July in St. Louis can be a little uncomfortable. It has been worse than it was before.
July in St. Louis can be a little uncomfortable. Although we’re strong, we can’t stand in front of flaming barbecue pits on July 4 and grill pork steaks outside when it’s 101 degrees outside. But even we know our limits. We reached them in an unreal summer, when the Earth seemed to have shifted its orbit just a few light-minutes closer towards the sun.
This was the summer 1936, when St. Louis experienced an uninterrupted 37-day stretch at 100 degrees or more. It had been an amazing year, but it was not the worst. Many people were still unemployed after the Great Depression. Missouri farmers were eating topsoil in a drought that was straight from the Bible. You could take the edge off in an environment without air-conditioning by taking a cold shower or swimming in a pool. Then you could go back to your normal life and enjoy a delicious pork steak on a barbecue.
The wealthy boarded air-conditioned trains to travel to Michigan’s lakes or Colorado’s mountains for chateaux. Everyone else improvised. “Hundreds of motorists have tried to escape the heat for the past few nights by driving to the country and parking at relatively cool valleys.”
St. The St. Louis Globe-Democrat reported. It said that a favorite section was in the vicinity the Municipal Airport. Some clever so-andsos created a crude DIY system of air-conditioning inside a vehicle by placing a bucket of dry Ice on the floor. Apartment dwellers who didn’t have cars made their balconies into sleeping areas. Hamilton Avenue tenants were overheated and tried their balconies out Friday night. When they couldn’t sleep they tried out their voices. The experiment was made more successful when heat-sufferers joined the fray, and it ended up being a community sing.
They were still hot but their whistles were still wet: The water commissioner had earlier reported that St. Louis had almost broken its 1930 record of 193,000,000 gallons of water consumed in 24 hours. Water could prove to be just as dangerous as heat. Swimming enthusiasts underestimated the speed at which exhaustion can set in. The GlobeDemocrat highlighted this by listing heatstroke deaths and drowning deaths. Water was the only thing that could end the misery, and it did. Roscoe Nunn (head of the St. Louis Weather Bureau and one of the most quoted public figures in town that summer) finally announced that rainstorms would provide “considerable relief.”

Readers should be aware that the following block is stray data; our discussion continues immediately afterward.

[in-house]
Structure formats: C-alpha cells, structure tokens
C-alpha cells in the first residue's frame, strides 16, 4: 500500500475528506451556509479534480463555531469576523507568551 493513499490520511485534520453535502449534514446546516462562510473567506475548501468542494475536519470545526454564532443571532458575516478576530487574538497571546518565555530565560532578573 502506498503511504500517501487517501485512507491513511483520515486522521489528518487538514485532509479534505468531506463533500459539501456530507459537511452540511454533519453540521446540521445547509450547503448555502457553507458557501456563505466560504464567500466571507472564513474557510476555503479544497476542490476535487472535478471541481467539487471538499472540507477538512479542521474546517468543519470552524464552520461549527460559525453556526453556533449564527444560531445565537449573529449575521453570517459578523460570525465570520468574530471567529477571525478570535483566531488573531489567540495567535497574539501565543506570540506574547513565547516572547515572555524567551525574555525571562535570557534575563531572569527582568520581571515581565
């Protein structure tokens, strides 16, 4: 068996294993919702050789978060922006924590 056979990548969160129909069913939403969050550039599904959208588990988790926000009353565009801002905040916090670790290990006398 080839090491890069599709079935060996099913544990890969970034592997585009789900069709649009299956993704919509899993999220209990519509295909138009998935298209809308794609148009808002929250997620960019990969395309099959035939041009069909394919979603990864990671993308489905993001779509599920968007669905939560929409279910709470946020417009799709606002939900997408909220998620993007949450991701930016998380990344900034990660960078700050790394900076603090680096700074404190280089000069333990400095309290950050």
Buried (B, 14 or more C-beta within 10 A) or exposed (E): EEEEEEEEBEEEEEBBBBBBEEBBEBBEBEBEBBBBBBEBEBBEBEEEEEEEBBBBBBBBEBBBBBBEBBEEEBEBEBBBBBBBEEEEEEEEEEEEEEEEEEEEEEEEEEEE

He was correct: It rained nearly continuously through September and the average temperatures were well below the normal, much to the delight of all in the town.
Hot in Herre
Other historical heat waves in St. Louis
The St. The July 25, 2005, article by the Louis Star-Times. At the end of the summer, 420 people died from heat-related causes.
Although it wasn’t the longest heat wave in St. Louis, it did produce the hottest day ever recorded: July 14, 117° East St. Louis.
Heat waves in a post-A/C world aren’t nearly so deadly. In July 1980, air conditioning was only available in the City Hospital’s emergency room and ICU. Dr. Richard Hudgens sent a letter to St. Louis Post-Dispatch, pointing out that conditions were the same as during the 1954 heat wave. The city installed an emergency cooling system in July 1980.